Building off the event’s success — World ParaVolley president Barry Couzner is pushing for Beach ParaVolley’s inclusion in the 2028 Paraylympic Games, which will be held in Los Angeles — the World ParaVolley organization set up several events around the world to develop world rankings, with the first held in China.
And as fate would have it, Newkirk and his team — now under the U.S. banner thanks to USA Volleyball stepping up as the national governing body — saw Poland once again in a final.
“Two of the guys for the Polish team were the same guys that they lost to in 2015,” Mickle said. “That was kind of the driving force, you know, that things would be different. ... Our veterans have just been at the same level for years, so we knew we had a pretty good chance to get back on the podium.”
This time it was different. The U.S. had to overcome visa issues that cost them their first two pool play matches, forfeit losses to Poland 1 and Slovakia. Newkirk and Team USA won their final game in pool play, then went unbeaten in the playoffs to win.
“I’ve played the sport for 30 years now and have had success at various levels, but being able to captain the team on a big stage with the guys I’ve known for a long time was pretty incredible,” Newkirk said. “I’ve played with Chris since 2005 and Eric since 2001. Winning is great, but sharing the win with teammates and our coaching staff was pretty special.”
The road ahead
Right now it looks as though there is a good chance that the Beach ParaVolley World Series Tour will make its return in the coming years, Newkirk said.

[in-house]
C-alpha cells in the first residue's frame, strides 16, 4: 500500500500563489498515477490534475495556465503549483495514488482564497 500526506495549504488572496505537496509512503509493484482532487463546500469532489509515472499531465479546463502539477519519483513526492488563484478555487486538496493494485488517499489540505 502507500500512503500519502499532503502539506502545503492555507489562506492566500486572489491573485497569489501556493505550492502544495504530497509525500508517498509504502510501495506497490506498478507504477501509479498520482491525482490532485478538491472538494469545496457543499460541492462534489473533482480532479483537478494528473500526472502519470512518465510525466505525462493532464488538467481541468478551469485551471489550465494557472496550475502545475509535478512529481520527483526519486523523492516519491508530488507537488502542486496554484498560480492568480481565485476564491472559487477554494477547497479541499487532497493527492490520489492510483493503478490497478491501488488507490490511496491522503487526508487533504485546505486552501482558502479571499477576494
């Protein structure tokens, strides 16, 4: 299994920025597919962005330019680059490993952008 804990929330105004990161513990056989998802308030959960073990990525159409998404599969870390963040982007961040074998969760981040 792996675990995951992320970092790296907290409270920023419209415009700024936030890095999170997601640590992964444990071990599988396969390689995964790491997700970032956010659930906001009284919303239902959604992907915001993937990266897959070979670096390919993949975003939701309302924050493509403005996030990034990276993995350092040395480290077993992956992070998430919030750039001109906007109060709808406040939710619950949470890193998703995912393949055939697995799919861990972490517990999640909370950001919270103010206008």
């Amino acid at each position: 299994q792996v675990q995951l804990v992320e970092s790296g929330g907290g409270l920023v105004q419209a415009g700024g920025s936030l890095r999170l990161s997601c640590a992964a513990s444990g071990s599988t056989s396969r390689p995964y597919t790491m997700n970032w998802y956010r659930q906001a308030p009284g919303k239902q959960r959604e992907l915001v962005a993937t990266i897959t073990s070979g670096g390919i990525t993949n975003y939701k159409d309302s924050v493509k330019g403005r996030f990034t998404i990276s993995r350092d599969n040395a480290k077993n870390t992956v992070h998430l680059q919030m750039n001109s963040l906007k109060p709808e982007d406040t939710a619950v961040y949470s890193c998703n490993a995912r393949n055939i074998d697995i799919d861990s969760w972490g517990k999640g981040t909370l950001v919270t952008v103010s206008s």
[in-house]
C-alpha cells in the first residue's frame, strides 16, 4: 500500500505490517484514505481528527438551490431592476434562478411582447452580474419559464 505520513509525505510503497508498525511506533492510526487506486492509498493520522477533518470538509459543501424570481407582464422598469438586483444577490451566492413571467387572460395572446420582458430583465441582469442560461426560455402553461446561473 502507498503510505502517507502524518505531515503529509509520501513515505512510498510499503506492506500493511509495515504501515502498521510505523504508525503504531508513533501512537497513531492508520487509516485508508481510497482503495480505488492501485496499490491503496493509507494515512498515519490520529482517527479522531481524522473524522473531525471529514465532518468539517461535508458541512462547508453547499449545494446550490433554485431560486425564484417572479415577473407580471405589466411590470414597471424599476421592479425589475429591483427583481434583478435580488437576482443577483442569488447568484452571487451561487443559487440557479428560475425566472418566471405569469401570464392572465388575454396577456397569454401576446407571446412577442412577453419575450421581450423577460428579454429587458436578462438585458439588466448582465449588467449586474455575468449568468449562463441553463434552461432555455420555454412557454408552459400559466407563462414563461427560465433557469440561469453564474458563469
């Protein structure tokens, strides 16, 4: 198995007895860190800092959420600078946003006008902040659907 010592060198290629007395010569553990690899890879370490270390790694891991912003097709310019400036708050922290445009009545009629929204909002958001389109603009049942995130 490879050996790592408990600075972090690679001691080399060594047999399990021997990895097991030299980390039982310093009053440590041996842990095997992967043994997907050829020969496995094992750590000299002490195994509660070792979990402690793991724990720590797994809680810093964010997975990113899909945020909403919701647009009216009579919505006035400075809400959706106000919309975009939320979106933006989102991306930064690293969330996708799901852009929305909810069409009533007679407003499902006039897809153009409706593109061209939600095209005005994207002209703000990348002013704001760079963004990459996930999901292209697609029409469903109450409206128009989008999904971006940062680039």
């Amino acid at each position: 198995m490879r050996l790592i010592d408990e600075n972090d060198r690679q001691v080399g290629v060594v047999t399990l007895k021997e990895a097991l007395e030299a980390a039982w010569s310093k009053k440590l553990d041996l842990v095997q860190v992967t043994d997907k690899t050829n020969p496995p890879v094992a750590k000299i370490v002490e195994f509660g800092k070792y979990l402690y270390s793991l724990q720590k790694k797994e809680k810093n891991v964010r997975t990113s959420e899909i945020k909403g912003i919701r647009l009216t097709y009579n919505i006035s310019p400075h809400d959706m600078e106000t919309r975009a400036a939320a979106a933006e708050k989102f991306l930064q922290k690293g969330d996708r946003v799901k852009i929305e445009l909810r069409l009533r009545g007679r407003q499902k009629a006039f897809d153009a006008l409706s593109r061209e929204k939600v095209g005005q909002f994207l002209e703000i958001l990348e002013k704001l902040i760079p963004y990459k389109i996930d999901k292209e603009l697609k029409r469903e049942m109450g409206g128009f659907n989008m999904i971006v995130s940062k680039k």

When asked if either Mickle or Newkirk would join the U.S. team again, both didn’t hesitate to voice their support.
“I loved it,” Newkirk said about his time in China. “We did not get to spend any time touring, but the facilities and the people who we were able to meet and interact with were outstanding. There’s a chance that this venue might host a world event again, and I would love to return.”
Newkirk, who now resides in Olathe, Kansas, and is married with two kids in college, works with the NubAbility Athletics Foundation, which “exists to encourage, inspire, instruct limb different youth (congenital or traumatic amputees) by getting them out of the stands, off the bench and into mainstream sports.”
Mickle said his teams were already training for the next cycle.
“We have a training block in two weeks in Oklahoma, and then we’re going to train in July in Florida,” Mickle said. “Then we’ll do one final training block in Oklahoma again in August. By then we should know what the schedule is going to be for the next coming cycle. Poland and Australia are maybe looking to host the event.”
Newkirk has no plans to give up his passion just yet.
“Although at almost 46 years old and I’ve been playing for 30 years, I have no plans to slow down,” Newkirk said. “I’ve been able to take reasonable care of myself and remain in shape through rigorous strength training regimens four to six times per week. And as long as I can keep that up without injury, I’ll continue to play.
“We’ve got a great program started, and with the help of our coaching staff and our willingness to learn, I believe that I could remain competitive enough to play in the 2028 games. You never know.”